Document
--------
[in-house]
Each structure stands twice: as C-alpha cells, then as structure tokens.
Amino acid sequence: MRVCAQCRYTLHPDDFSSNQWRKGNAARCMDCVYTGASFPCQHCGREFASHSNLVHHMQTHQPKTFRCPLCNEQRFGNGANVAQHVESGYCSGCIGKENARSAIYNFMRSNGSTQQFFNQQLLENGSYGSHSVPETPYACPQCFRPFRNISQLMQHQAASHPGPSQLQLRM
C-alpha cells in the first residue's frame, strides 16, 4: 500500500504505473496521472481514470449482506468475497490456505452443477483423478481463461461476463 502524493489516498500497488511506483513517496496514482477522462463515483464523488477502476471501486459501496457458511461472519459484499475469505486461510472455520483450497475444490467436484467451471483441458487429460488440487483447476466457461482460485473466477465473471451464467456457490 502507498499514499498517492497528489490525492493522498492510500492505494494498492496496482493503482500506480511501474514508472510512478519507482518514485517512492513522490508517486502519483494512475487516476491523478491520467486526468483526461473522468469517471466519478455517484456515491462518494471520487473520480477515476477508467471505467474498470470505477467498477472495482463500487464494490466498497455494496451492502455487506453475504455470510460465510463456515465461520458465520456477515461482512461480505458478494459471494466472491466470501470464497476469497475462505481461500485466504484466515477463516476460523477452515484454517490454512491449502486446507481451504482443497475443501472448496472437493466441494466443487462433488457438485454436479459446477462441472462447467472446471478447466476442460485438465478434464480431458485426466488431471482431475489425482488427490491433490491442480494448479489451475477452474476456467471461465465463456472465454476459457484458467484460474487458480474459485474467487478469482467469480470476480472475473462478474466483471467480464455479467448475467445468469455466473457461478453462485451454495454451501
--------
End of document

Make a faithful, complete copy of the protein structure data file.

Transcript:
[in-house]
Each structure stands twice: as C-alpha cells, then as structure tokens.
Amino acid sequence: MRVCAQCRYTLHPDDFSSNQWRKGNAARCMDCVYTGASFPCQHCGREFASHSNLVHHMQTHQPKTFRCPLCNEQRFGNGANVAQHVESGYCSGCIGKENARSAIYNFMRSNGSTQQFFNQQLLENGSYGSHSVPETPYACPQCFRPFRNISQLMQHQAASHPGPSQLQLRM
C-alpha cells in the first residue's frame, strides 16, 4: 500500500504505473496521472481514470449482506468475497490456505452443477483423478481463461461476463 502524493489516498500497488511506483513517496496514482477522462463515483464523488477502476471501486459501496457458511461472519459484499475469505486461510472455520483450497475444490467436484467451471483441458487429460488440487483447476466457461482460485473466477465473471451464467456457490 502507498499514499498517492497528489490525492493522498492510500492505494494498492496496482493503482500506480511501474514508472510512478519507482518514485517512492513522490508517486502519483494512475487516476491523478491520467486526468483526461473522468469517471466519478455517484456515491462518494471520487473520480477515476477508467471505467474498470470505477467498477472495482463500487464494490466498497455494496451492502455487506453475504455470510460465510463456515465461520458465520456477515461482512461480505458478494459471494466472491466470501470464497476469497475462505481461500485466504484466515477463516476460523477452515484454517490454512491449502486446507481451504482443497475443501472448496472437493466441494466443487462433488457438485454436479459446477462441472462447467472446471478447466476442460485438465478434464480431458485426466488431471482431475489425482488427490491433490491442480494448479489451475477452474476456467471461465465463456472465454476459457484458467484460474487458480474459485474467487478469482467469480470476480472475473462478474466483471467480464455479467448475467445468469455466473457461478453462485451454495454451501